London’s first Modern Indian — though the term was not in use at the time — was Bombay Brasserie, which opened in 1982. Until then, Indian restaurants were largely cheaper ‘curry houses’. True, there were a few exceptional contemporary venues (most have since closed), but they weren’t game-changers like Bombay Brasserie, which received global fame and attracted Hollywood A-listers.
During the 1990s and early 2000s, sisters Namita and Camellia Panjabi took over and relaunched Veeraswamy, and opened Chutney Mary and Amaya. These two visionary women were extraordinarily influential and changed the face of Indian fine dining, yet younger people know little about their restaurants beyond the Masala Zone chain.
So what is Modern Indian, as opposed to ‘modern Indian’ or ‘contemporary Indian’? It’s about the look and feel of the place, the thought and skill that goes into the cooking, the creativity and storytelling, the attitude and purpose behind it, how influential it is — and, yes, the money that’s been poured into it. This is what makes the term, coined sometime in the 1990s, hard to pin down.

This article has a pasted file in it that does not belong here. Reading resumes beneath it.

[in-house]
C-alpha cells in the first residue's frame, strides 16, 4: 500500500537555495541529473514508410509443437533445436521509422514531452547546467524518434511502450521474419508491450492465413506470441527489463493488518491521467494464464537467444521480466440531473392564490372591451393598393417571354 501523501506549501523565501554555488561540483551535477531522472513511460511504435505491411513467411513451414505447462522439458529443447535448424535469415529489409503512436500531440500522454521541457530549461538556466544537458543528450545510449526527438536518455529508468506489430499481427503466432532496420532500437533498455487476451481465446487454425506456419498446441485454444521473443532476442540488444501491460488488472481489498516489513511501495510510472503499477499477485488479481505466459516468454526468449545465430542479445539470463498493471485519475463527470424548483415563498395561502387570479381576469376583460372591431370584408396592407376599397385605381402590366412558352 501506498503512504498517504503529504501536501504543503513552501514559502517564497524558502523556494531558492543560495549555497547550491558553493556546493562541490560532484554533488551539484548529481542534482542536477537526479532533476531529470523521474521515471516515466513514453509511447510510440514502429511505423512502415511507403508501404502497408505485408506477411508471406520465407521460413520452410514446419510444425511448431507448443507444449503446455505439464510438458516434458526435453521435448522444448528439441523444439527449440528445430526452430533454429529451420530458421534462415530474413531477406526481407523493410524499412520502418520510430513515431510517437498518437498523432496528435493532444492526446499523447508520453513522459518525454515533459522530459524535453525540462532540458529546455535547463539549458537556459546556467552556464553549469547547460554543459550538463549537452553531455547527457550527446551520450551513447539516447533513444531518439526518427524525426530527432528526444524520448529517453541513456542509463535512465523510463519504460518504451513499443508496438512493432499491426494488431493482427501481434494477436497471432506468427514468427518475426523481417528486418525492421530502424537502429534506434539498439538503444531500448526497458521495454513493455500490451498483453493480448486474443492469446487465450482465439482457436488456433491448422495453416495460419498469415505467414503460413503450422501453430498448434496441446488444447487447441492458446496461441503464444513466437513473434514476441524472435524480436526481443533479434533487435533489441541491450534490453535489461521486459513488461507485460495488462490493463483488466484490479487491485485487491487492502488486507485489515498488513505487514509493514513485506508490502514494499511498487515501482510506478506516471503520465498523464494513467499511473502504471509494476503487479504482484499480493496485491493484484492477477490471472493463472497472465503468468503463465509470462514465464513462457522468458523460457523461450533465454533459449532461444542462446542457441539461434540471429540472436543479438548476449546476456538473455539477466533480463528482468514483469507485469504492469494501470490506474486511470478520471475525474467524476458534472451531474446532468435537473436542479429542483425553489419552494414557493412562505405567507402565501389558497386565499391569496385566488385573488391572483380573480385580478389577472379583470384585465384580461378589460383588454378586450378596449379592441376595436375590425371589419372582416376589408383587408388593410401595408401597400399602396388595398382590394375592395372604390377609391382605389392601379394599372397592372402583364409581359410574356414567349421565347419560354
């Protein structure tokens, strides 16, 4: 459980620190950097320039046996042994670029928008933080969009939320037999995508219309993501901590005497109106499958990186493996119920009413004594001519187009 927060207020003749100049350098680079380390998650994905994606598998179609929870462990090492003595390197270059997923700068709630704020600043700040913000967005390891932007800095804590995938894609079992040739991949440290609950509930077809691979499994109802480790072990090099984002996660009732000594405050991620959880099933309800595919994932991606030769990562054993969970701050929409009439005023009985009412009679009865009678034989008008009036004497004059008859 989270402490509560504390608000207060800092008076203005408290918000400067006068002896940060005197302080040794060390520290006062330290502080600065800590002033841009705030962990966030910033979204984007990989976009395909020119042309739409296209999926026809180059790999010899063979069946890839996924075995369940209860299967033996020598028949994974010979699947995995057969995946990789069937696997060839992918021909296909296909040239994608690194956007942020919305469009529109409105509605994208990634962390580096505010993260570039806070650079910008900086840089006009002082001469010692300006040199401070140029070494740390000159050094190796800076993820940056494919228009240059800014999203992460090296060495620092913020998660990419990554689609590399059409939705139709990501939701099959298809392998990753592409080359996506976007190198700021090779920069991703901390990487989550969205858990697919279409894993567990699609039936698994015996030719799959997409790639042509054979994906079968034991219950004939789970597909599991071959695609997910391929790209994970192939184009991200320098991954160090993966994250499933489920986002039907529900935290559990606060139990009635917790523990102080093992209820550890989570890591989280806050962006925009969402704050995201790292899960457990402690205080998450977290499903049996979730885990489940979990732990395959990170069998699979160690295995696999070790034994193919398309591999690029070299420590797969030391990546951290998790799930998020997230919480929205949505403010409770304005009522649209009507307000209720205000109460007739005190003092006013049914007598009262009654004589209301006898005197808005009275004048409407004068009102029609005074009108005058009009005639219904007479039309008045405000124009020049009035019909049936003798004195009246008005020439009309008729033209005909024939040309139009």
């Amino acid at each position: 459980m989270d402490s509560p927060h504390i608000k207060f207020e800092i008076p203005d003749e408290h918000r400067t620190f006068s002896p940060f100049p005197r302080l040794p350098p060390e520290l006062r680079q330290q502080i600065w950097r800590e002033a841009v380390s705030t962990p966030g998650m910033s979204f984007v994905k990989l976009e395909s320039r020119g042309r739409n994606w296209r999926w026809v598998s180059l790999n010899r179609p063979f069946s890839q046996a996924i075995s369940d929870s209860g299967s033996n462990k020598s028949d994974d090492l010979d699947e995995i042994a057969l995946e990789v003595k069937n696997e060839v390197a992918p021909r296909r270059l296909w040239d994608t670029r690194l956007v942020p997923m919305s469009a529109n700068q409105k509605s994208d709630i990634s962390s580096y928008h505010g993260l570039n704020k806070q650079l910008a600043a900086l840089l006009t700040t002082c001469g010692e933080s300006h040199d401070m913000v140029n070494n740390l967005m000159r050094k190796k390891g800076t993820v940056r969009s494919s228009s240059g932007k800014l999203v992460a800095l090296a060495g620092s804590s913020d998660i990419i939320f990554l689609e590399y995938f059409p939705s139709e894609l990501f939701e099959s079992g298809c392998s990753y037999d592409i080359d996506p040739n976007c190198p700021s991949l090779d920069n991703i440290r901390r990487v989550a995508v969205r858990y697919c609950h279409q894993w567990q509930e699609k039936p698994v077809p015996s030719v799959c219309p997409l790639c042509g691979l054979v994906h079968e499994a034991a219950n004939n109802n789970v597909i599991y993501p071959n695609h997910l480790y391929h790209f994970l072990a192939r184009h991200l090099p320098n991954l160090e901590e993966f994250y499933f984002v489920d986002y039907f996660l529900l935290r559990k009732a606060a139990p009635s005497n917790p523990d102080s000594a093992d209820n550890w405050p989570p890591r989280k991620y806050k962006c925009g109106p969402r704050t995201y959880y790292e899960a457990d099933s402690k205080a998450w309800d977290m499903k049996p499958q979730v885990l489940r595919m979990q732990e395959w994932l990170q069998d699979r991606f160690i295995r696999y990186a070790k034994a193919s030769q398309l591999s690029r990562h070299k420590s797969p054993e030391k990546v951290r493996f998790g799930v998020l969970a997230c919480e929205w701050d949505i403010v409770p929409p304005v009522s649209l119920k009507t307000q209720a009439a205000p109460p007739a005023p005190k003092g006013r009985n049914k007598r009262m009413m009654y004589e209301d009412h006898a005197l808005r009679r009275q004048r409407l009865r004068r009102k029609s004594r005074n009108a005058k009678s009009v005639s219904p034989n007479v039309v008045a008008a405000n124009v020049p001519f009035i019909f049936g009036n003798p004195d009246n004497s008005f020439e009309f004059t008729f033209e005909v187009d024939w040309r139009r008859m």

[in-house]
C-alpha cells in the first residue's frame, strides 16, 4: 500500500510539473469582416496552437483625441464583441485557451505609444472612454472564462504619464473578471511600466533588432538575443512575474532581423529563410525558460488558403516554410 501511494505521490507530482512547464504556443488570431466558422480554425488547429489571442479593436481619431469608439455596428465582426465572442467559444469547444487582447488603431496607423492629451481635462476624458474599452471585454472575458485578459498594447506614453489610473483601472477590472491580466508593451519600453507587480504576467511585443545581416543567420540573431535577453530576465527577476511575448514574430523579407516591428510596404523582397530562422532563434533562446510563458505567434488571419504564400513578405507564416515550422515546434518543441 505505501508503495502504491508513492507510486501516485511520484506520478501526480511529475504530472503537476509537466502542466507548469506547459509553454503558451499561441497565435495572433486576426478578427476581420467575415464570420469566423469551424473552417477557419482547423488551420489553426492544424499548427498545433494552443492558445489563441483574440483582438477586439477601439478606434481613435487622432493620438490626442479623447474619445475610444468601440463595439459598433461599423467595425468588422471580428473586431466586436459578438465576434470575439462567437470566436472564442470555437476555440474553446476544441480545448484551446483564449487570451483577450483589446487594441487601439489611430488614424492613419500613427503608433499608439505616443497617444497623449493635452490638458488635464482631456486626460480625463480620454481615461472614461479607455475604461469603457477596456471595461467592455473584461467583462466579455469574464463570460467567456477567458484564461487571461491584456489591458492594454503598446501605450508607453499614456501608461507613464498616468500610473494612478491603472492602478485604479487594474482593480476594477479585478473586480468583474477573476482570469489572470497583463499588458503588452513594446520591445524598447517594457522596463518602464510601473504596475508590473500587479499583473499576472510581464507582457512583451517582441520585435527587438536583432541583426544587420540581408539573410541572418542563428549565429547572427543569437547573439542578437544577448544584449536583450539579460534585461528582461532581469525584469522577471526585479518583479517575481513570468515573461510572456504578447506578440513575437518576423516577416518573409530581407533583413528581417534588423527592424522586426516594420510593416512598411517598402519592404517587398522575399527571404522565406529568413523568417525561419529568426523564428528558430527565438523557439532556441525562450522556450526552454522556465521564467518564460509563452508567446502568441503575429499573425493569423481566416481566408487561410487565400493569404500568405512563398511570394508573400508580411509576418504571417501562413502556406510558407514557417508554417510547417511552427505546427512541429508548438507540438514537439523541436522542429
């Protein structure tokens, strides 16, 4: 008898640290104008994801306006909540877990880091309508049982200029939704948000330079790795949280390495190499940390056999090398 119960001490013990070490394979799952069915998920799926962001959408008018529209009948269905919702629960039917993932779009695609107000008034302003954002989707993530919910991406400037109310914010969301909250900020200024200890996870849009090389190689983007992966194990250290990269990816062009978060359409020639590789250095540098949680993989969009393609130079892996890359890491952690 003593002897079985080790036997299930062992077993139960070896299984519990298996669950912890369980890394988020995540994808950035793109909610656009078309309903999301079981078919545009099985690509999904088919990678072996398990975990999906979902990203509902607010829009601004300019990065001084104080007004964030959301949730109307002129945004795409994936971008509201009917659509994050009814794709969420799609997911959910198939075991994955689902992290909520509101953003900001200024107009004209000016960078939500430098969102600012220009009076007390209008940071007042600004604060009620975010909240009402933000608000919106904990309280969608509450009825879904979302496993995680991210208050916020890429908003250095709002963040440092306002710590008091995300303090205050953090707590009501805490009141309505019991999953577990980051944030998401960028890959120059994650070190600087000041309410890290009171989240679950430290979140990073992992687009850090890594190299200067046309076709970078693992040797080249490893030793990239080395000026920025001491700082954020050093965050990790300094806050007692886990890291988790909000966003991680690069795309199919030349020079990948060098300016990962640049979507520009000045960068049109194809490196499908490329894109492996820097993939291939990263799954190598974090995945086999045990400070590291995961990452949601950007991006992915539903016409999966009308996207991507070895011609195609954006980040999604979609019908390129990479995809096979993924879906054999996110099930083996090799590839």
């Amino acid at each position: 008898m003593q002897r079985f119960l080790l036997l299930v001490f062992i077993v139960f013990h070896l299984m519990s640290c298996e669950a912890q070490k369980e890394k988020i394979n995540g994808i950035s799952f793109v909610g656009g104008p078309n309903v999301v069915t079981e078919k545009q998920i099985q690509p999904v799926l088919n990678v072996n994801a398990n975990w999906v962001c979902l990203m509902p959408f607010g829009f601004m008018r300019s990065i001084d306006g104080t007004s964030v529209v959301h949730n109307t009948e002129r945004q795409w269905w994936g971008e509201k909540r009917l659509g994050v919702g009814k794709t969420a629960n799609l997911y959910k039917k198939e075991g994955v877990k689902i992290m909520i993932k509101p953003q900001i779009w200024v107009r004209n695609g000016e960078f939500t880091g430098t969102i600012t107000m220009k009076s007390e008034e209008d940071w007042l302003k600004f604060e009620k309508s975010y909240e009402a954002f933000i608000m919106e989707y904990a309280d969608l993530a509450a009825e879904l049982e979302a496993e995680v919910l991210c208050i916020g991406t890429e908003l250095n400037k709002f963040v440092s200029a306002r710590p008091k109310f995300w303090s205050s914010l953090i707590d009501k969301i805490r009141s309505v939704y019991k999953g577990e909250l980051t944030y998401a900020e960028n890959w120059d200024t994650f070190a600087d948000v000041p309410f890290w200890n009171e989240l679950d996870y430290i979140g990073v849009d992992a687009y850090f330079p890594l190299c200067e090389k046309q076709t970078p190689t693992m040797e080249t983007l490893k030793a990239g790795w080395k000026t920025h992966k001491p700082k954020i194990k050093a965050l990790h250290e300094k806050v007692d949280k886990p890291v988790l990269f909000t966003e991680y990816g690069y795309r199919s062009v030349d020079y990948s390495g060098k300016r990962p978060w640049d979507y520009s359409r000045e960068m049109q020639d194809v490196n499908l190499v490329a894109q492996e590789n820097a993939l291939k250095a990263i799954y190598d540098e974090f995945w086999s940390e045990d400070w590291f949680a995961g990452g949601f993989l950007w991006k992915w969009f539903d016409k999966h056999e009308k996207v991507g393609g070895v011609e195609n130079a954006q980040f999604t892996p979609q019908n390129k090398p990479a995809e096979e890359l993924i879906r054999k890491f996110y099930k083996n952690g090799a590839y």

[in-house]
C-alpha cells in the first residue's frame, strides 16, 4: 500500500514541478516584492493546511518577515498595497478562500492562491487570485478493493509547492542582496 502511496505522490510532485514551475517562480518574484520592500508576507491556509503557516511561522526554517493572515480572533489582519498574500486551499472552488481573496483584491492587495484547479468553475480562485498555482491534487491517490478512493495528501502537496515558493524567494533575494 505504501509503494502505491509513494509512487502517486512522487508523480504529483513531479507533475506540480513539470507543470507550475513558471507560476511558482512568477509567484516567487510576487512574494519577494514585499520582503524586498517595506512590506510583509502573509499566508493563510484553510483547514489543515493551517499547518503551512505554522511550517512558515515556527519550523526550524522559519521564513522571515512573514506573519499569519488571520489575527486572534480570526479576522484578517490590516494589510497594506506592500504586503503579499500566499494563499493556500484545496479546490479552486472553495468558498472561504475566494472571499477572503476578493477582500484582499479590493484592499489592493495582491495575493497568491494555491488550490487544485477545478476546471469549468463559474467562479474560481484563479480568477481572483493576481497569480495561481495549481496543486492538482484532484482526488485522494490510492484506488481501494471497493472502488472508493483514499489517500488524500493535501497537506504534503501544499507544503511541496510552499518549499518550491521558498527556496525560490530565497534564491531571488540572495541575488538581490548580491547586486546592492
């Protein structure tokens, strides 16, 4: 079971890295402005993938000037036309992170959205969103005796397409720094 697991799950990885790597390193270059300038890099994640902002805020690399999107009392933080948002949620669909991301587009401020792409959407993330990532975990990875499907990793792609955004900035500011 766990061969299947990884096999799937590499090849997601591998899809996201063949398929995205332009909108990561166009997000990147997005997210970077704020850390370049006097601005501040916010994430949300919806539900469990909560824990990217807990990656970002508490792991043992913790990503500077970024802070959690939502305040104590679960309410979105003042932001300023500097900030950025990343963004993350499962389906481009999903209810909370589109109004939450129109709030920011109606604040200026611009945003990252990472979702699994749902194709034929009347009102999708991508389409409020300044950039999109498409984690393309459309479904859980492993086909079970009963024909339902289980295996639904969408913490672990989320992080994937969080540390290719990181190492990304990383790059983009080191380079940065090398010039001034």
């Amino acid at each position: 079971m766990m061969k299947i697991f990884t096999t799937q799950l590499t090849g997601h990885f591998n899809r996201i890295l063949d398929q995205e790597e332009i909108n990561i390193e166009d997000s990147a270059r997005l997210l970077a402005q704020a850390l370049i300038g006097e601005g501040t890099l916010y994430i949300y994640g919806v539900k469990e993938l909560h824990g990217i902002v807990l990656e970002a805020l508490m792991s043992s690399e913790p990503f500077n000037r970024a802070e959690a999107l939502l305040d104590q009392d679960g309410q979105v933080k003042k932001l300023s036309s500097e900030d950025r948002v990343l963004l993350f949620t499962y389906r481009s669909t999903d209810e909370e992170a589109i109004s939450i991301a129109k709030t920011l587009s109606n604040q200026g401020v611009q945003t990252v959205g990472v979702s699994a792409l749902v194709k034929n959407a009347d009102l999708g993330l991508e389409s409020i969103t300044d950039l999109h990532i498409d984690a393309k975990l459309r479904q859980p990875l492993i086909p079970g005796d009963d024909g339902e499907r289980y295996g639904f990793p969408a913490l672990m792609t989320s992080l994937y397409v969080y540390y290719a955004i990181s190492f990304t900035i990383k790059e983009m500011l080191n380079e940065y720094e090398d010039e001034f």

Modern Indian restaurants are currently opening at an alarming rate in London with newer, younger chefs and restaurants making the décor and food lighter, brighter and more eclectic. They have become a playground for recently confident, globalised, wealthy, jet-setting Indians who divide their time between living in Mumbai and Mayfair. Whereas once London’s Indian chefs had to battle conservative attitudes in India and honed their creativity in London instead, now India itself is opening more and more Modern Indian places.
Note that a few restaurants from this category can also be found in the four regional Indian maps.
This is part four in a six-part series to regional Indian cuisine in London. Check out London’s best North Indian, Western Indian, Eastern Indian, and Southern Indian restaurants, too. An article explaining the ingredients, flavours, and preparations of each region will be published when the series is concluded.Read More